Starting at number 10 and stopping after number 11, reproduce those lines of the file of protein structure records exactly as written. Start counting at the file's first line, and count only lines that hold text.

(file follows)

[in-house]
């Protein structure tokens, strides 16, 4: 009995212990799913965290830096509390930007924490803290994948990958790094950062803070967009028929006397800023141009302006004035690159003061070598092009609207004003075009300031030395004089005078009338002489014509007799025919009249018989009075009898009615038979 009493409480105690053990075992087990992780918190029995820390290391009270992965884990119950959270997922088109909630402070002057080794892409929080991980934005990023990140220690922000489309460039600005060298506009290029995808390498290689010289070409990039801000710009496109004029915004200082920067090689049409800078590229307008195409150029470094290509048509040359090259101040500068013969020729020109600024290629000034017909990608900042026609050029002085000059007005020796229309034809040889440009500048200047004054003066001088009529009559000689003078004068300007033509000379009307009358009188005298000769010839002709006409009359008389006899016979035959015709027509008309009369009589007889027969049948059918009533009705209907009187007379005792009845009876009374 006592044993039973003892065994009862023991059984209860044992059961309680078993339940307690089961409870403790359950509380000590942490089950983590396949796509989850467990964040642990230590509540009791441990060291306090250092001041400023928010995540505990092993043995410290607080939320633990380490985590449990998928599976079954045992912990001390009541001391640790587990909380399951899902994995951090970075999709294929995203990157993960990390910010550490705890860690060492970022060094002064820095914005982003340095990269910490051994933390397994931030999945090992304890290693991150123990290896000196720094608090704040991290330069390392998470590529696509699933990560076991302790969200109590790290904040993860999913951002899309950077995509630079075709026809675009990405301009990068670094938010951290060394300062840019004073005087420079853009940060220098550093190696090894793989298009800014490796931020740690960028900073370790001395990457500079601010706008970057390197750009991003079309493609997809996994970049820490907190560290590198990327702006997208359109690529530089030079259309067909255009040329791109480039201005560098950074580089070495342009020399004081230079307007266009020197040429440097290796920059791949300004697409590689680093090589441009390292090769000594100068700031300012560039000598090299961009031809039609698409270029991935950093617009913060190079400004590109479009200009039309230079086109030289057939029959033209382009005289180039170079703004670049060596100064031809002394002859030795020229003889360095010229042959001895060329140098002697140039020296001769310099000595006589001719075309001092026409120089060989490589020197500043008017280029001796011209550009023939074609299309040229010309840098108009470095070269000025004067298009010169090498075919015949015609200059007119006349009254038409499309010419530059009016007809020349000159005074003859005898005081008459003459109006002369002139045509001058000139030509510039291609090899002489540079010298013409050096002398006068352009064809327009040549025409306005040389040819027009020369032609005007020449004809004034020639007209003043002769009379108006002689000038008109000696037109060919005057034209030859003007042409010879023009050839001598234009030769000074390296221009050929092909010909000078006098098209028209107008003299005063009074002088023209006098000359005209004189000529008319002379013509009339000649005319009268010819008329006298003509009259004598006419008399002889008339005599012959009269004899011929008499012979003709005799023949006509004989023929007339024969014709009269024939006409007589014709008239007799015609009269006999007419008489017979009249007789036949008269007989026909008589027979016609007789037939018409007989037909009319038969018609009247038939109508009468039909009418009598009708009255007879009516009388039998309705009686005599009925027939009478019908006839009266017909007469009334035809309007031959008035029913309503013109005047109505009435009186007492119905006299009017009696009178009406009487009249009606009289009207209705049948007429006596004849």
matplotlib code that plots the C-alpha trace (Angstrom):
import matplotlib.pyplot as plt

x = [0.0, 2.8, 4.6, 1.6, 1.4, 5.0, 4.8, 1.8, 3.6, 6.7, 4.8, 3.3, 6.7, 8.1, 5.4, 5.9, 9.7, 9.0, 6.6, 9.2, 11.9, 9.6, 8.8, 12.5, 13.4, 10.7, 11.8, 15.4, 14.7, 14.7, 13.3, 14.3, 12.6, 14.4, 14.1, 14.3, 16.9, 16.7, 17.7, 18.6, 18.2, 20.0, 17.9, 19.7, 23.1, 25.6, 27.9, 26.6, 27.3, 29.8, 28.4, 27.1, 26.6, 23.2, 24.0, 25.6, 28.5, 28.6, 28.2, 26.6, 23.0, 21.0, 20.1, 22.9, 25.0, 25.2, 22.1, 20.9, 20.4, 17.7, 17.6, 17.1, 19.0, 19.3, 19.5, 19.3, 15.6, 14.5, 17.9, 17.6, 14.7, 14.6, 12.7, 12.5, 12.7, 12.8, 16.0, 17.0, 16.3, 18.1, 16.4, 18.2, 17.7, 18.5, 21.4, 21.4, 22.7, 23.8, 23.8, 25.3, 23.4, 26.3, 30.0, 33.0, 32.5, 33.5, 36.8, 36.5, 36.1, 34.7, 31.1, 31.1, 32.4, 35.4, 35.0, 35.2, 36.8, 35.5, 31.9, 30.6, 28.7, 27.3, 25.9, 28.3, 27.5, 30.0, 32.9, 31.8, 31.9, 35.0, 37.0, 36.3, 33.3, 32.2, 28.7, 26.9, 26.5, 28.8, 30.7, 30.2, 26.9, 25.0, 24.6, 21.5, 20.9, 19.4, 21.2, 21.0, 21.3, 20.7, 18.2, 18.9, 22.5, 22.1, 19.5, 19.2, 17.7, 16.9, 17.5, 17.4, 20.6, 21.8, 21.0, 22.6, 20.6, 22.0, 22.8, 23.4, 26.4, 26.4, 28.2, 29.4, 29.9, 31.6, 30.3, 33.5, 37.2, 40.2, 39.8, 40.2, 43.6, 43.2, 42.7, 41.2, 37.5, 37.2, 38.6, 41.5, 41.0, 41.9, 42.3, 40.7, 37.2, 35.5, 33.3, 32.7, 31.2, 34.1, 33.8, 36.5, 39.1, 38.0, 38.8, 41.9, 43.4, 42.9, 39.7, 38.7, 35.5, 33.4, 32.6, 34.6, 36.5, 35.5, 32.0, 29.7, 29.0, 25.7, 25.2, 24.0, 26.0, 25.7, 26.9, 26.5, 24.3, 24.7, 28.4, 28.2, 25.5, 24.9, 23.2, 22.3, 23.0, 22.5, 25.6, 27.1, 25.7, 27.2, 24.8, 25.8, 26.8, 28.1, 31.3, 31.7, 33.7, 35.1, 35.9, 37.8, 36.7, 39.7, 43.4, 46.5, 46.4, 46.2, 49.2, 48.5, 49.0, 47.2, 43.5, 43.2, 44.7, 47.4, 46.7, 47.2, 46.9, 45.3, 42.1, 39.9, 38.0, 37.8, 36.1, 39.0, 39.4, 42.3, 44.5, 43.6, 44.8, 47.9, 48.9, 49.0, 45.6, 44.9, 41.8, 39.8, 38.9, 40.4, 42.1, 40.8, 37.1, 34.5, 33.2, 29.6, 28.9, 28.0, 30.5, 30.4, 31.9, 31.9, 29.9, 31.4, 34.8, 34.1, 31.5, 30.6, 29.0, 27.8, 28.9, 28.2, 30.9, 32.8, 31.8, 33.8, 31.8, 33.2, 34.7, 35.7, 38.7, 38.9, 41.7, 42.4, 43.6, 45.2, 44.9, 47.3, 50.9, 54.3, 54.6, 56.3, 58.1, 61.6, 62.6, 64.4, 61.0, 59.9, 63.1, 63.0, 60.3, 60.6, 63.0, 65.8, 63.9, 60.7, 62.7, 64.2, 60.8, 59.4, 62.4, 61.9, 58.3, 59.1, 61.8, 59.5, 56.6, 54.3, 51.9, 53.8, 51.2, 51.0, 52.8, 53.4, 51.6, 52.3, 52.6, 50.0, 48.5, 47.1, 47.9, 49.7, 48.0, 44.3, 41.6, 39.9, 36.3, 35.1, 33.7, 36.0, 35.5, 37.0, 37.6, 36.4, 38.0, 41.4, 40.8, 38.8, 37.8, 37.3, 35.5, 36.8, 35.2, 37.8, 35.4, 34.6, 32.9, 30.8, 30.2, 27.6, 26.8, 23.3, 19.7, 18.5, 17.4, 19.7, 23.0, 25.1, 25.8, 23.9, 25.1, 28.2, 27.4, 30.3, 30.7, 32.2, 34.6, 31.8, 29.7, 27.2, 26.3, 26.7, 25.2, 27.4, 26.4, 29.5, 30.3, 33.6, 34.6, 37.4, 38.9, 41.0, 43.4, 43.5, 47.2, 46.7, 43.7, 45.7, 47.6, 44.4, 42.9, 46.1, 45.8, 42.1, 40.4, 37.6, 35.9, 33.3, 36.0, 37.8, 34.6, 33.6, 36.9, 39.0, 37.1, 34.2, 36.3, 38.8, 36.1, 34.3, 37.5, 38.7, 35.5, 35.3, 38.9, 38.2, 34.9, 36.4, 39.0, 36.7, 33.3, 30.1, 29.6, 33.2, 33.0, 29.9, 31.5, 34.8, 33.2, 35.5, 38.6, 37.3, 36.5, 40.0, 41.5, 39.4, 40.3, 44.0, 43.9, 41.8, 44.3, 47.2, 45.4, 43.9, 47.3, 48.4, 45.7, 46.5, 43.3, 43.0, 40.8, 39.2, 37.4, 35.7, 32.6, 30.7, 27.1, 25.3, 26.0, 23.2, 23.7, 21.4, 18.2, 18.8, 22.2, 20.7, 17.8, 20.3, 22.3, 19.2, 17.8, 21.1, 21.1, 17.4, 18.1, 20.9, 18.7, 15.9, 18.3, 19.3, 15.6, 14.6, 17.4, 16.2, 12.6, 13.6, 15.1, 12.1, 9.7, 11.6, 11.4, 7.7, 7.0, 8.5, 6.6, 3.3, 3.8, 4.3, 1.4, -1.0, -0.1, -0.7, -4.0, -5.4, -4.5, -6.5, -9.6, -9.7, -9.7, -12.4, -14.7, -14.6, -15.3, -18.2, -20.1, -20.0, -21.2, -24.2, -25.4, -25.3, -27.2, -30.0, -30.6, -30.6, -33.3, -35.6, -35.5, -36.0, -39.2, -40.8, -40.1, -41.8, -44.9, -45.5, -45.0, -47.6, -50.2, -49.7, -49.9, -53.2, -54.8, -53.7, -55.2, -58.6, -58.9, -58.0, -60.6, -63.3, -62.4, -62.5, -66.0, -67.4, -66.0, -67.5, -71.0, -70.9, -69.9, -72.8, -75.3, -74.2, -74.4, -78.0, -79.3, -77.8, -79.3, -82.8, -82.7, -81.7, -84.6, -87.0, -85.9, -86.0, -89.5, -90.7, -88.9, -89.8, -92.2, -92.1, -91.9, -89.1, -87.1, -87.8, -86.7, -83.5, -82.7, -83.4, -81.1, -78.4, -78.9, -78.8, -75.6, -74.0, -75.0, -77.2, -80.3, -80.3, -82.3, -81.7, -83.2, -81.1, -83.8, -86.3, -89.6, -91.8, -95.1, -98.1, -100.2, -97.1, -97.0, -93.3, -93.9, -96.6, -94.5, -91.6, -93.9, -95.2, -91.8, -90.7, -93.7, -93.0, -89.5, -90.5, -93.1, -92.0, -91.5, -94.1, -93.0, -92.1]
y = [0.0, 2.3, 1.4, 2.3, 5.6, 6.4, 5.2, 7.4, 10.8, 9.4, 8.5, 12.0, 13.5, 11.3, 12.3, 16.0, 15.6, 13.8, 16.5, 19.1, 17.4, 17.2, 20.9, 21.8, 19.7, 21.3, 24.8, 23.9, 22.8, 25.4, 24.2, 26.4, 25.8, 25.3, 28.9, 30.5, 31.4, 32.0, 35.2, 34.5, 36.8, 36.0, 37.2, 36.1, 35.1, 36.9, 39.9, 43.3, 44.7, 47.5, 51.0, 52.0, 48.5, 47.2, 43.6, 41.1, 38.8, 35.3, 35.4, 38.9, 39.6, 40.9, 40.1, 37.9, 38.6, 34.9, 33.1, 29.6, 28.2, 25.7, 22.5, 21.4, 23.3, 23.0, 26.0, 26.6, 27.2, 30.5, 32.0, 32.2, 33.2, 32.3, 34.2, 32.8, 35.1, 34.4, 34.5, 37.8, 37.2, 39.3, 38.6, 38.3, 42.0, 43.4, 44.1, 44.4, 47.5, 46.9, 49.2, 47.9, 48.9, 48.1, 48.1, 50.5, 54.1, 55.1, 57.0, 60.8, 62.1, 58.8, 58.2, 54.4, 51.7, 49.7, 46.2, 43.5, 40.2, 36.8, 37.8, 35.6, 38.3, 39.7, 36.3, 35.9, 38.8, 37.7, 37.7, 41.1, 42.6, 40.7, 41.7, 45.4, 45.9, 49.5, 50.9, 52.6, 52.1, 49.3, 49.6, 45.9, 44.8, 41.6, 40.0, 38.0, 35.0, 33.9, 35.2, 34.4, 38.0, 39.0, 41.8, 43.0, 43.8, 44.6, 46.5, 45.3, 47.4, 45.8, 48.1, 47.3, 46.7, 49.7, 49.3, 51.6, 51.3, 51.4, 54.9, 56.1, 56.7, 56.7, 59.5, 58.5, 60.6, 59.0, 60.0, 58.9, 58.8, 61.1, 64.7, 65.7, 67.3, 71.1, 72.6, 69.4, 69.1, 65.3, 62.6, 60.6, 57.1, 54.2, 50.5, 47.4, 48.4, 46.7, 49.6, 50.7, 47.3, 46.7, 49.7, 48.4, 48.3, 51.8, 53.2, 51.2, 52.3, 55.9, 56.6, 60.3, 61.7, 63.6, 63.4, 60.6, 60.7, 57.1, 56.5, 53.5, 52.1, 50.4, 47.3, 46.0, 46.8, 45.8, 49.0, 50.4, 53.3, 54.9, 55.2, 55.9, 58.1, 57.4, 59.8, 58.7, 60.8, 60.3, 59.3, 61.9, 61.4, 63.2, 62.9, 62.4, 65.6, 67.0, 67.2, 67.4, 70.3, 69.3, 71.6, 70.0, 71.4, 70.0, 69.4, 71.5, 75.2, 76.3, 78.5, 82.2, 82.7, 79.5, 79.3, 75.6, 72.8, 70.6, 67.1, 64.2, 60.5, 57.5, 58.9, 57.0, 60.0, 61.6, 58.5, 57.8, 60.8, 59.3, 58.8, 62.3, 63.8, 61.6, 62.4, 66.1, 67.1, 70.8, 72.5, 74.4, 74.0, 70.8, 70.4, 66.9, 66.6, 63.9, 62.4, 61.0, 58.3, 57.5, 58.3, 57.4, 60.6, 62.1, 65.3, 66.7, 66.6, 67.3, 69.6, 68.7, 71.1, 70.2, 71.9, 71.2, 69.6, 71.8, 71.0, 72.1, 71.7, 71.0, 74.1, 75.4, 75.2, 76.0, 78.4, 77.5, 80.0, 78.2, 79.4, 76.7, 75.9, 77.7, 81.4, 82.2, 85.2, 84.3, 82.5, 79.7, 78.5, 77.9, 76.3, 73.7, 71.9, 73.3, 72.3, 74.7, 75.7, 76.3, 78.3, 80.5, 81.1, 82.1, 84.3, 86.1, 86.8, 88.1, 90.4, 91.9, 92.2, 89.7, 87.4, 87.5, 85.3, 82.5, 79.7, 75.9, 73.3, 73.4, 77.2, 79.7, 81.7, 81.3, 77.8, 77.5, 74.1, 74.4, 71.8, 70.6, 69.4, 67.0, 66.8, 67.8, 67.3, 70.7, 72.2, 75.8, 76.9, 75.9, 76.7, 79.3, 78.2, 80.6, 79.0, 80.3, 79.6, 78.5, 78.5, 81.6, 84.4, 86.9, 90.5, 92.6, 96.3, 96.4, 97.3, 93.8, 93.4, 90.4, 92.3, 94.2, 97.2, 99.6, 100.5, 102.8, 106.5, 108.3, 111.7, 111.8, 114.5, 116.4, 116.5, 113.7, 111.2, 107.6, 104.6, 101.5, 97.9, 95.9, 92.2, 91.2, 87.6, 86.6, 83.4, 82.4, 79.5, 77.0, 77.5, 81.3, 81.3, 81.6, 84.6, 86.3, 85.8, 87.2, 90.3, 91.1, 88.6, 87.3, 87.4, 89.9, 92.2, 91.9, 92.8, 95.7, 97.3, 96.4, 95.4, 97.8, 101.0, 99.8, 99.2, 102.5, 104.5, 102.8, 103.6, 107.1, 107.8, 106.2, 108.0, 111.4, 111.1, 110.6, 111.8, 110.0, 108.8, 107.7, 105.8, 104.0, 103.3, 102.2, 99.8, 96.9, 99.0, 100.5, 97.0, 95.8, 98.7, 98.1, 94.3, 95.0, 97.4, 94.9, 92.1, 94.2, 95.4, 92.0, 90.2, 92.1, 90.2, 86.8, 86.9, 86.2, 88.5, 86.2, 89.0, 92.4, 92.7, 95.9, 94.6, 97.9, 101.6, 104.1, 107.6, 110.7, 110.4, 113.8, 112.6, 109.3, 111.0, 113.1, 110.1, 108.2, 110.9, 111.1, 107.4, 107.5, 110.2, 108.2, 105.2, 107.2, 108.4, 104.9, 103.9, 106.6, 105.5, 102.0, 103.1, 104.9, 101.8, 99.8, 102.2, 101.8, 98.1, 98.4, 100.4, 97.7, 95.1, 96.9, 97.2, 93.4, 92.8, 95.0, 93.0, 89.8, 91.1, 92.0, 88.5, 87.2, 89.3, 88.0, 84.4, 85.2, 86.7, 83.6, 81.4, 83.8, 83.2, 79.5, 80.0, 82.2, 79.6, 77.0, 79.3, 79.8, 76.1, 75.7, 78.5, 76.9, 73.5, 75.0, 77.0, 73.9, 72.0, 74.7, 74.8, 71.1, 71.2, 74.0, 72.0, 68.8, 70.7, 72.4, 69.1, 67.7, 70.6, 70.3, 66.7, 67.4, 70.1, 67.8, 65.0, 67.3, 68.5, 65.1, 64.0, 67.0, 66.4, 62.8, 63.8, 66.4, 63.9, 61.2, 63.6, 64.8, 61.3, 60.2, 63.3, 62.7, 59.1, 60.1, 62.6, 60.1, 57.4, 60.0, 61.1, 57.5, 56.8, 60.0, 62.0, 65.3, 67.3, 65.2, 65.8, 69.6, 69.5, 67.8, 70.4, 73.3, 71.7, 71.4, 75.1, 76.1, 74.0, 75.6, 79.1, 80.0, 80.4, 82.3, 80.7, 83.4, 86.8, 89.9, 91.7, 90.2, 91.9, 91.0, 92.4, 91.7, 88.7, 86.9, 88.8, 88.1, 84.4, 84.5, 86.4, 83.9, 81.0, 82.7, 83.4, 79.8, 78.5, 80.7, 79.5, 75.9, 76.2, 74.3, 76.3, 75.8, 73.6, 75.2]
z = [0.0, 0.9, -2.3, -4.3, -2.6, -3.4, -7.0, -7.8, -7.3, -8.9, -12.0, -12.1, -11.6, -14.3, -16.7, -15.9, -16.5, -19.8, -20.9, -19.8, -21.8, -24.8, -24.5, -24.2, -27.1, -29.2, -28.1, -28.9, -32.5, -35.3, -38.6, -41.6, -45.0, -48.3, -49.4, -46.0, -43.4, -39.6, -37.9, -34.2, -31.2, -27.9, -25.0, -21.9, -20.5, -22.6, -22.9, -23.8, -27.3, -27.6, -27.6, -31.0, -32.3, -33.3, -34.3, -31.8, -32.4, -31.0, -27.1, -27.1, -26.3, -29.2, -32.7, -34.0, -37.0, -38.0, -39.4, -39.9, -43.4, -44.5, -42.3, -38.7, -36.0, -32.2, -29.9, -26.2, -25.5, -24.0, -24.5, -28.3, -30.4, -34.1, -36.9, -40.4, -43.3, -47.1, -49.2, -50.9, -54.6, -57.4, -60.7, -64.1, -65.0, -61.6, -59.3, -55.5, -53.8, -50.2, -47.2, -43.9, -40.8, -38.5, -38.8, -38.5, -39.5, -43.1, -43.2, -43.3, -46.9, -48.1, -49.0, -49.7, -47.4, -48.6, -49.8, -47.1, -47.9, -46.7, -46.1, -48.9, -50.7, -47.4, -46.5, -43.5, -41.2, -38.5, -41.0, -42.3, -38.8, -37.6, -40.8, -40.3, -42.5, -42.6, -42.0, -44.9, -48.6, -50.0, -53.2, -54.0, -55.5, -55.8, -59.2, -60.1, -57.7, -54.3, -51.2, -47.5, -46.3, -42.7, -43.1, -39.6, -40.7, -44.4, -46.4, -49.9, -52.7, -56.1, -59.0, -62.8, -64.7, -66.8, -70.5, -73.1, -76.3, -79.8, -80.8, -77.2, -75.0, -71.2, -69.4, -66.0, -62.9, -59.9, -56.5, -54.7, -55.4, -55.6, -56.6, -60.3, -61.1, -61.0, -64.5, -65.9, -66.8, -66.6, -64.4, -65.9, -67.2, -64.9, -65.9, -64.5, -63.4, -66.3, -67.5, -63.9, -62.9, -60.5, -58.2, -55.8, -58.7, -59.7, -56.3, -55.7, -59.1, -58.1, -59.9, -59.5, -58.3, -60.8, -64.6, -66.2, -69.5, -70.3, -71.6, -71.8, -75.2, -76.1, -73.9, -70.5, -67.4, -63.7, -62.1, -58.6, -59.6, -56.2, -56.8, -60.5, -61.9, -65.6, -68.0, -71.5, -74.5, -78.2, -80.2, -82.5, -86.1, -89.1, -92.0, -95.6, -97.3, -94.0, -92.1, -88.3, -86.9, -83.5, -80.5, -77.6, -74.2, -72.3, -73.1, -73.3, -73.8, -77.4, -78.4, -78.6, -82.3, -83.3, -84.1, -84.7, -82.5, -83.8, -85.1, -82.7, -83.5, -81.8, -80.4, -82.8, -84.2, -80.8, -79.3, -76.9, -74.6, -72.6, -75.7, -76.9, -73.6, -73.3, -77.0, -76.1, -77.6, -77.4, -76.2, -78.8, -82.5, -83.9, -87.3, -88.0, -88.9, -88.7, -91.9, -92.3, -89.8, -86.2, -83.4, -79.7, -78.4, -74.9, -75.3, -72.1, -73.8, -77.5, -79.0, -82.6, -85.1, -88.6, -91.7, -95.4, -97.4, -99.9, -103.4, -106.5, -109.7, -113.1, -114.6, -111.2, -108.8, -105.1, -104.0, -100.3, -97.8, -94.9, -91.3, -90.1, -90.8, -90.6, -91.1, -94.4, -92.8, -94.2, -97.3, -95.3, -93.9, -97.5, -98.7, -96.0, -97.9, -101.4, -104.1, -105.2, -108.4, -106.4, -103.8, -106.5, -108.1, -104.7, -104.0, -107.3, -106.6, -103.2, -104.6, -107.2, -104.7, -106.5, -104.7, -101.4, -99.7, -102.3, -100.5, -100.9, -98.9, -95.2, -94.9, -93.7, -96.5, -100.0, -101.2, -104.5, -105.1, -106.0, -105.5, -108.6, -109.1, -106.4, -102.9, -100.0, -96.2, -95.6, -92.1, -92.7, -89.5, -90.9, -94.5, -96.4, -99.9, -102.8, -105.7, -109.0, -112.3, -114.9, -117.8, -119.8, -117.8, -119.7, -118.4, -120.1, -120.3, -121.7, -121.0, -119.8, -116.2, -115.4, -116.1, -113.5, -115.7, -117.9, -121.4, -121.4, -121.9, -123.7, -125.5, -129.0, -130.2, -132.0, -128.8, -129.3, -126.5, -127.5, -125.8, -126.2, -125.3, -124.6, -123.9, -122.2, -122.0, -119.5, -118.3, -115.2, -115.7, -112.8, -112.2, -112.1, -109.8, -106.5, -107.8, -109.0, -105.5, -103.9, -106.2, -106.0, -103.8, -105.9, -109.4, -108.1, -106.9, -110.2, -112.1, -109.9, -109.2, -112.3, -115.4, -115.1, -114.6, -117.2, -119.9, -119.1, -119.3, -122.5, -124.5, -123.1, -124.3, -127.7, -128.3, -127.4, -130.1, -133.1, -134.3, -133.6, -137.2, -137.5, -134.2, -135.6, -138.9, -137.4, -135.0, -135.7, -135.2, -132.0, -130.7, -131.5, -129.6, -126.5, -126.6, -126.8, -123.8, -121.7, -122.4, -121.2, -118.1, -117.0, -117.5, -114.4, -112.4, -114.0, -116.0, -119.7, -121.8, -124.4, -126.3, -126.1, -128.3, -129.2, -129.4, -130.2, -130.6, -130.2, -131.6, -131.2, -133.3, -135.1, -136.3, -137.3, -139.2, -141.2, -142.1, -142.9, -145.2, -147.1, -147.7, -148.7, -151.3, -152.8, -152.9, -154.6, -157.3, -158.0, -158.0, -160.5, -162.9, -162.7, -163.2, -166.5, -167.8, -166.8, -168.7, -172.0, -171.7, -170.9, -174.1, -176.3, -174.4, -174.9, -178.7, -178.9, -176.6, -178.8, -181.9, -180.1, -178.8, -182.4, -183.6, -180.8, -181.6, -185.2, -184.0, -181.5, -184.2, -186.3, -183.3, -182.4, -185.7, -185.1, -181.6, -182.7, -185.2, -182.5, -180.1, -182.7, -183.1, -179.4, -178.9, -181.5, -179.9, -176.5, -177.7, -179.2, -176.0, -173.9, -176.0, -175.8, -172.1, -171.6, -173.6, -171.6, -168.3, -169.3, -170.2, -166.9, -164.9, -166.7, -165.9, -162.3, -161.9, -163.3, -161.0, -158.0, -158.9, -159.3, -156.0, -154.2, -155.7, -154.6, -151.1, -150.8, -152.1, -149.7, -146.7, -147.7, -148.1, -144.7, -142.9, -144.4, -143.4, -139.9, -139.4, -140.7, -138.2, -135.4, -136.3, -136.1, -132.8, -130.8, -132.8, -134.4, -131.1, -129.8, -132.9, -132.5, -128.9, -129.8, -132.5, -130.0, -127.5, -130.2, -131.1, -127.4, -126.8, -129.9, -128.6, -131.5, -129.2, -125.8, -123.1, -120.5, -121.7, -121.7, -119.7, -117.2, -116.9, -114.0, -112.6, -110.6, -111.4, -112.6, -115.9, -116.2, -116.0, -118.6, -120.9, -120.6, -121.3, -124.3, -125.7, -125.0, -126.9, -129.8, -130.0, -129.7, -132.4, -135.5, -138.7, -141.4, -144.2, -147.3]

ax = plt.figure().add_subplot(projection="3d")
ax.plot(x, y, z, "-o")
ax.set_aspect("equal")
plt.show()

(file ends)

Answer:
ax.set_aspect("equal")
plt.show()